MANILA, Philippines – It was a dark and stormy afternoon, as these stories usually begin.
But at the brightly lit top floor of Coffee Bean and Tea Leaf at Shangri-La Mall, a celebration was taking place. Last July 27, from 2pm to 5pm, 3 books were simultaneously launched, celebrating the diversity of speculative fiction storytelling in the Philippines.
The master of ceremonies was none other than writer-slash-editor-slash-businessman-slash-etc Dean Francis Alfar, who dreamed up “Philippine Speculative Fiction” back in 2005. He was part of the cadre of writers who pushed for the inclusion of speculative fiction in a largely realist tradition of Philippine writing in English.
Wielding a mic and the sheer force of his personality, the launch began with a flourish.
The first book launched was “Now, Then, and Elsewhen” (University of Santo Tomas Publishing House), a collection of fantastic fiction from award-winning writer and editor Nikki Alfar. It shows us glimpses of the weird and wonderful (and occasionally frightening) worlds between and within the Filipino experience.
From her early stories like the hilarious and poignant “Lola Ging and the Crispa Redmanizers,” to the poetic and magical “EmberWild,” to her award-winning tale “Adrift on the Street Formerly Known as Buendia” (which bagged the Bewildering Stories Mariner Award in 2010), Nikki Alfar explores strangeness and beauty in her first collection with her trademark eye for detail and humor.
The second book launched was “The Best of Philippine Speculative Fiction 2005-2010” (Flipside Publishing), a showcase of the best and brightest stories that have appeared in the yearly anthology “Philippine Speculative Fiction.”
While its print version was launched earlier this year as one of UP Press’ literary titles, the digital version provides access for local and international readers, and gives purveyors of speculative fiction the chance to see what local writers are exploring and writing about.
Dean said when I interviewed him later in the event that e-book publishing has become “a matter of access rather than ownership.”
As each author was introduced to the audience, they were invited to the makeshift stage and taught the basic steps of the salsa, in celebration of both the books as well as National Dance Day. Each author was also presented with a packaged CD containing the digital copy of the anthology, specially crafted by the creative team at Flipside.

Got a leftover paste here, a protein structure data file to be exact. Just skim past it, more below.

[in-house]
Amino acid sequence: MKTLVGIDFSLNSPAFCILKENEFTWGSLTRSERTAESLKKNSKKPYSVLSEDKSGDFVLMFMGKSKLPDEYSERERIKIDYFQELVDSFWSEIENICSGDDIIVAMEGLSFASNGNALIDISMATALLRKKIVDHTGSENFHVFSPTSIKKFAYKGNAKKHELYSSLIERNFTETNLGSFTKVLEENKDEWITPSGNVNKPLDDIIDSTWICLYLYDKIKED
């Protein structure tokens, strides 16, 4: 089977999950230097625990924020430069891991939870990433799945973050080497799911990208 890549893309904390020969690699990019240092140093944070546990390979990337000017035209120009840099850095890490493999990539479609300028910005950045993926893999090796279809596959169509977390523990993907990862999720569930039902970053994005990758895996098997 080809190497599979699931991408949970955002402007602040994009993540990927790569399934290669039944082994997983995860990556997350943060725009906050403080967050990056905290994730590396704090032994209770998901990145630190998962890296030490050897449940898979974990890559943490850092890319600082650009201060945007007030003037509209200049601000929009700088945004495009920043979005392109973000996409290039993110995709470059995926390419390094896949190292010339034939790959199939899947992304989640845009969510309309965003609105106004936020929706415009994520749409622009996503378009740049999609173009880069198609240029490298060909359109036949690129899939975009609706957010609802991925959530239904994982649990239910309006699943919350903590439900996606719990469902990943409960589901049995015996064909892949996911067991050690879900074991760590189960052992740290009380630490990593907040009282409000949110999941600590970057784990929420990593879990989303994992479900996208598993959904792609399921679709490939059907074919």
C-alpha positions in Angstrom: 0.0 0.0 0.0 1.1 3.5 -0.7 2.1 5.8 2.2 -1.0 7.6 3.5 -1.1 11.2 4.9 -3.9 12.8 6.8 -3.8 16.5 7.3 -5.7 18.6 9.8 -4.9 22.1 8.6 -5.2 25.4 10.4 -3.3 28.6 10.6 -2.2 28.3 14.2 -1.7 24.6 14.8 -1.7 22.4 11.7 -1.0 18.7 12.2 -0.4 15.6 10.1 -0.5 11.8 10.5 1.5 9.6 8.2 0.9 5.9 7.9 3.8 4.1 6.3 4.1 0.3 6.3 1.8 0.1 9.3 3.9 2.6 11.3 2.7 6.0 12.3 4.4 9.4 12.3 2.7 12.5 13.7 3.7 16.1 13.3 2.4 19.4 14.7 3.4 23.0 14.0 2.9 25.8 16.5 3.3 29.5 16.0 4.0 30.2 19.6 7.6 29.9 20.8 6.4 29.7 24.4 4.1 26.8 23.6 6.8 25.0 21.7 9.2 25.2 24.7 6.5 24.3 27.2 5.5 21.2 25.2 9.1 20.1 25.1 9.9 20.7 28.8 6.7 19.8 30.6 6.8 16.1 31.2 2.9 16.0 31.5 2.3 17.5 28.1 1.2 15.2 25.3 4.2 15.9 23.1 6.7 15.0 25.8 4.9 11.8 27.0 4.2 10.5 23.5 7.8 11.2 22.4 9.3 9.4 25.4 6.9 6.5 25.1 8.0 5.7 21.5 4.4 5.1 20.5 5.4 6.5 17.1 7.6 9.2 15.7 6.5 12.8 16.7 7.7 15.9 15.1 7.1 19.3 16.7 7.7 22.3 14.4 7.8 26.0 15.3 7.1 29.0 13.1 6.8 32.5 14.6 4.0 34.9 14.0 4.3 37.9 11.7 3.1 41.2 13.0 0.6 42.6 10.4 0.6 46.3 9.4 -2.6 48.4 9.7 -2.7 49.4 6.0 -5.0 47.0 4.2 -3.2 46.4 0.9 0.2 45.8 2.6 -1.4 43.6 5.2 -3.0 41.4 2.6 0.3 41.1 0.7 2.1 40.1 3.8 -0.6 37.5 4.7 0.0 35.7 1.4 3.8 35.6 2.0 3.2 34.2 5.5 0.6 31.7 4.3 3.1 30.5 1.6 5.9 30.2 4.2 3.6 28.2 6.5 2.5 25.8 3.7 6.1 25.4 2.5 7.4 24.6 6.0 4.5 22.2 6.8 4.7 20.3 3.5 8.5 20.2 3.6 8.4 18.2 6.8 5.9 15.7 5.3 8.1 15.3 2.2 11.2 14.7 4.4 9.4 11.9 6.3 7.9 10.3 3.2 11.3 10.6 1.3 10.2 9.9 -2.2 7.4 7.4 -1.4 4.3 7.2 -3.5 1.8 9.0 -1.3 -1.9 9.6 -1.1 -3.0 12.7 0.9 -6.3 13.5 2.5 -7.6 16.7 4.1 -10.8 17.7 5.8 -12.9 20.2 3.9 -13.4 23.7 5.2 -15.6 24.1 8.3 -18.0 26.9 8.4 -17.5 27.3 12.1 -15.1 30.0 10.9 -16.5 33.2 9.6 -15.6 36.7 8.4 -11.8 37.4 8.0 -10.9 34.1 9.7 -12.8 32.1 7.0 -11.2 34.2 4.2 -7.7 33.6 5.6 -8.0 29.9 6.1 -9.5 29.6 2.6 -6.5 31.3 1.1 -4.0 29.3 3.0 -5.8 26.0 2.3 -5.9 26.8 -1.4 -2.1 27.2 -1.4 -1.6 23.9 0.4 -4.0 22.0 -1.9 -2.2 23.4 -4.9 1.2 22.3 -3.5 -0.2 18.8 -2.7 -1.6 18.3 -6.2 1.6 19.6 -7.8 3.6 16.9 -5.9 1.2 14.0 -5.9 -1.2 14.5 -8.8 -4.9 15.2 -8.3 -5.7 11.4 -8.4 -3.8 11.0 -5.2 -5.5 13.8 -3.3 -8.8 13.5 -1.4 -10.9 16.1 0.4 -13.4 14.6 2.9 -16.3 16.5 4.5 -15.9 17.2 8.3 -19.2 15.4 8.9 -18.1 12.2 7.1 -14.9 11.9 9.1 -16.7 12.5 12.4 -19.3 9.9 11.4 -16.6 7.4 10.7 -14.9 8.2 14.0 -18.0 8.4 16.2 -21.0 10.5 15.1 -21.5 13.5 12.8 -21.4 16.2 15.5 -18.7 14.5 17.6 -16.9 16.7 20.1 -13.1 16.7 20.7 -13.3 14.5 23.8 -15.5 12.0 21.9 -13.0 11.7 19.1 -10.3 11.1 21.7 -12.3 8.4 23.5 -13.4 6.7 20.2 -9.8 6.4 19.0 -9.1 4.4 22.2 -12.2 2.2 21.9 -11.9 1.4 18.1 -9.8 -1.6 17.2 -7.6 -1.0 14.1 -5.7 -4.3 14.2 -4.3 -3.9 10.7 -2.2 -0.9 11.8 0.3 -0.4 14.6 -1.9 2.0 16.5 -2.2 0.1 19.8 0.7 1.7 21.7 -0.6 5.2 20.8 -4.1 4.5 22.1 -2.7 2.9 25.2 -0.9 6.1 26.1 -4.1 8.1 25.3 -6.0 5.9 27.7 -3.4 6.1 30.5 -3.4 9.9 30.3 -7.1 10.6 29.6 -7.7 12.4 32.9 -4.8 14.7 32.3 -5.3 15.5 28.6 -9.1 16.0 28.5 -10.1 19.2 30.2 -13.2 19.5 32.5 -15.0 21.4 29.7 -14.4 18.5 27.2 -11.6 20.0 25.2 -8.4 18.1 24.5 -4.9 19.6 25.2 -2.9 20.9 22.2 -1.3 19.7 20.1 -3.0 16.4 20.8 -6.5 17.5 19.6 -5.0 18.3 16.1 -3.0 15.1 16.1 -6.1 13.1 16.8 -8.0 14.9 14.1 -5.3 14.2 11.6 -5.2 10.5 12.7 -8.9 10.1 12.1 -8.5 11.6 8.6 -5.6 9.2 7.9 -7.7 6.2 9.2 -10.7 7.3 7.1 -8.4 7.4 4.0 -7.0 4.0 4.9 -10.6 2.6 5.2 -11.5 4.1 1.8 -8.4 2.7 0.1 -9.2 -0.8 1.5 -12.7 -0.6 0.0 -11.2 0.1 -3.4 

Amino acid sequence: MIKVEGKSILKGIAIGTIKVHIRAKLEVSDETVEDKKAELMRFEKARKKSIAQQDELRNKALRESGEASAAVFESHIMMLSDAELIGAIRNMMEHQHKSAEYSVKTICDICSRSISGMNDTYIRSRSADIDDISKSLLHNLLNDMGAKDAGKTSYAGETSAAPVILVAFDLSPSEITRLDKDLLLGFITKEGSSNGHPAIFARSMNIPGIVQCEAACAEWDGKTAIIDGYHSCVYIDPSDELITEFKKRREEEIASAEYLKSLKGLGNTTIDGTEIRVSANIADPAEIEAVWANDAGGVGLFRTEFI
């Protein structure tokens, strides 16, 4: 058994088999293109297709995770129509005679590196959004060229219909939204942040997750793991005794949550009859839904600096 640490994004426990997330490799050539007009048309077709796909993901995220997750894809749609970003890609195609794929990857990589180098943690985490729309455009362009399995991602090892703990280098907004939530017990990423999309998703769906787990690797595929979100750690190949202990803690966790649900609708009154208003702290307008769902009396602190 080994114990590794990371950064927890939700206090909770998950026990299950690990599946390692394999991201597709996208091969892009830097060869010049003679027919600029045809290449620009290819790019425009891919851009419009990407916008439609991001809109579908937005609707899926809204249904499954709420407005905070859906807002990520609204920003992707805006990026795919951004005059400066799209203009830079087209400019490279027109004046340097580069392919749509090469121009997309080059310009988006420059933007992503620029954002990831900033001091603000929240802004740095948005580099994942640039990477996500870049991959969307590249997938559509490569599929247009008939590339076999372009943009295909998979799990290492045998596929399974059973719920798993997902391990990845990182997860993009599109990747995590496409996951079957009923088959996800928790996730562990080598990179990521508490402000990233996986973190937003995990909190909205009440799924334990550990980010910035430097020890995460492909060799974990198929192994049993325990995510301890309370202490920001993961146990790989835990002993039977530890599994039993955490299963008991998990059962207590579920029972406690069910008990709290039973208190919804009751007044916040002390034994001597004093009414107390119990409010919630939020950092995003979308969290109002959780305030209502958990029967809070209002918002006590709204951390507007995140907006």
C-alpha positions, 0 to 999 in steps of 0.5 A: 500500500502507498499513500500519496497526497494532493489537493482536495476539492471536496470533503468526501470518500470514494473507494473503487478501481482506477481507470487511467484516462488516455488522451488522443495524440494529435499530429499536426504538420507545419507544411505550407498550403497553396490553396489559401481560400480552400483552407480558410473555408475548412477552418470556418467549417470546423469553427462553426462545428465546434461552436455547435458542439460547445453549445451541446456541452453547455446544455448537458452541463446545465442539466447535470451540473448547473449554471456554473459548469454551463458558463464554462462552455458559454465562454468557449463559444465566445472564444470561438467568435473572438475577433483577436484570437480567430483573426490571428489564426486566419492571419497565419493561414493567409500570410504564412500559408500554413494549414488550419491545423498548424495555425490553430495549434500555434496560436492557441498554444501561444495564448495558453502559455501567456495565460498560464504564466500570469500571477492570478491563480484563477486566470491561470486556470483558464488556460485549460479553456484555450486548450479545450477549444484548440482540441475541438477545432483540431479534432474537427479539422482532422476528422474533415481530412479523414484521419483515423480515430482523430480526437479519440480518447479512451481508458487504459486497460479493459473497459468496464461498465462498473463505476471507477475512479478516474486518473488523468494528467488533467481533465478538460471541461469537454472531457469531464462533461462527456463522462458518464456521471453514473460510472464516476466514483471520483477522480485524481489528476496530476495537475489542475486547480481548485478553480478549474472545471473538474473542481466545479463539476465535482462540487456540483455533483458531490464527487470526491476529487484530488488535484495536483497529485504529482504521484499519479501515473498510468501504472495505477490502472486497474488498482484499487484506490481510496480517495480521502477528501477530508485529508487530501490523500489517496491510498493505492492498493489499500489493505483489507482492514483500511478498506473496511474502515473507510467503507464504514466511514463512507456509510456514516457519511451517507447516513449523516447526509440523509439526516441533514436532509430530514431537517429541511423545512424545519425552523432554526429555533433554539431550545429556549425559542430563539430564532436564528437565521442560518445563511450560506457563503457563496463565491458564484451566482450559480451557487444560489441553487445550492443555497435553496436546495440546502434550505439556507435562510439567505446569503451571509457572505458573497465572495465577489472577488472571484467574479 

Lastly, the 8th volume of the annual “Philippine Speculative Fiction” anthology (Flipside Publishing) was launched.
PSF is a mainstay in the Philippine literary scene. Despite (or, perhaps, in spite of) the shift from print to digital publications, PSF deserves a space in your bookshelf. Regularly mentioned in other international publications such as “The Year’s Best Science Fiction and Fantasy,” the writers from PSF have gone on to write, produce and explore the literary landscape of speculative fiction, with great results.
In the 8th volume co-edited by Dean and Nikki Alfar, the range of stories go beyond geography and history: from a 4th-grade classroom to the backwaters of Ubec to your own dreams.
Regularly touted as one of the happiest and fun book launches, this year was no exception: there were word games, more dancing, origami dragons and strange inner voices that spoke in a tone remarkably similar to FH Batacan’s.
When asked about the philosophy behind the laid-back atmosphere of the launch, Dean said, “We have always been a DIY kind of thing. We are self-published, so may pagka-maverick kami. What really guides us is that we want to celebrate the author; to be seen, if not heard. We want to create an environment that creates a sense of community.”
Nikki, Dean’s co-editor for PSF 8, chimed in: “And it’s important for us that the author feels recognized — not just recognized in a pinansin ka namin kind of way, but that we know who you are. We know things.”
The future of speculative fiction in the Philippines looks brighter than before. “We’d like to see many other people putting out their own anthologies, especially in Filipino,” Nikki said.
Dean agreed. “I would love to see non-English Philippine speculative fiction. Filipino, hindi English, because I suspect it’s better. That language is much more ours, so it’s probably much better.”
Go on and reach for any of these books. Turn the page and lose yourself among the stories.
Just remember to find your way back. – Rappler.com
‘Now, Then, and Elsewhen’ is available in print format from University of Santo Tomas Publishing House. ‘The Best of Philippine Speculative Fiction 2005-2010’ is available in print format from University of the Philippines Press and in digital format from Flipreads (www.flipreads.com). ‘Philippine Speculative Fiction Volume 8’ is available in digital format from Flipreads (www.flipreads.com).
You can also read:
Beyond boundaries: Reading children’s lit
Gabriela Lee is a writer, a teacher and an amateur fangirl. She loves reading and writing children’s and young adult fiction, speculative fiction and any story that features a time-travelling madman in a box. Her fiction and poetry have been published in the Philippines, Singapore and the United States. She currently teaches at the University of the Philippines. You can find her online at http://about.me/gabrielalee.
There are no comments yet. Add your comment to start the conversation.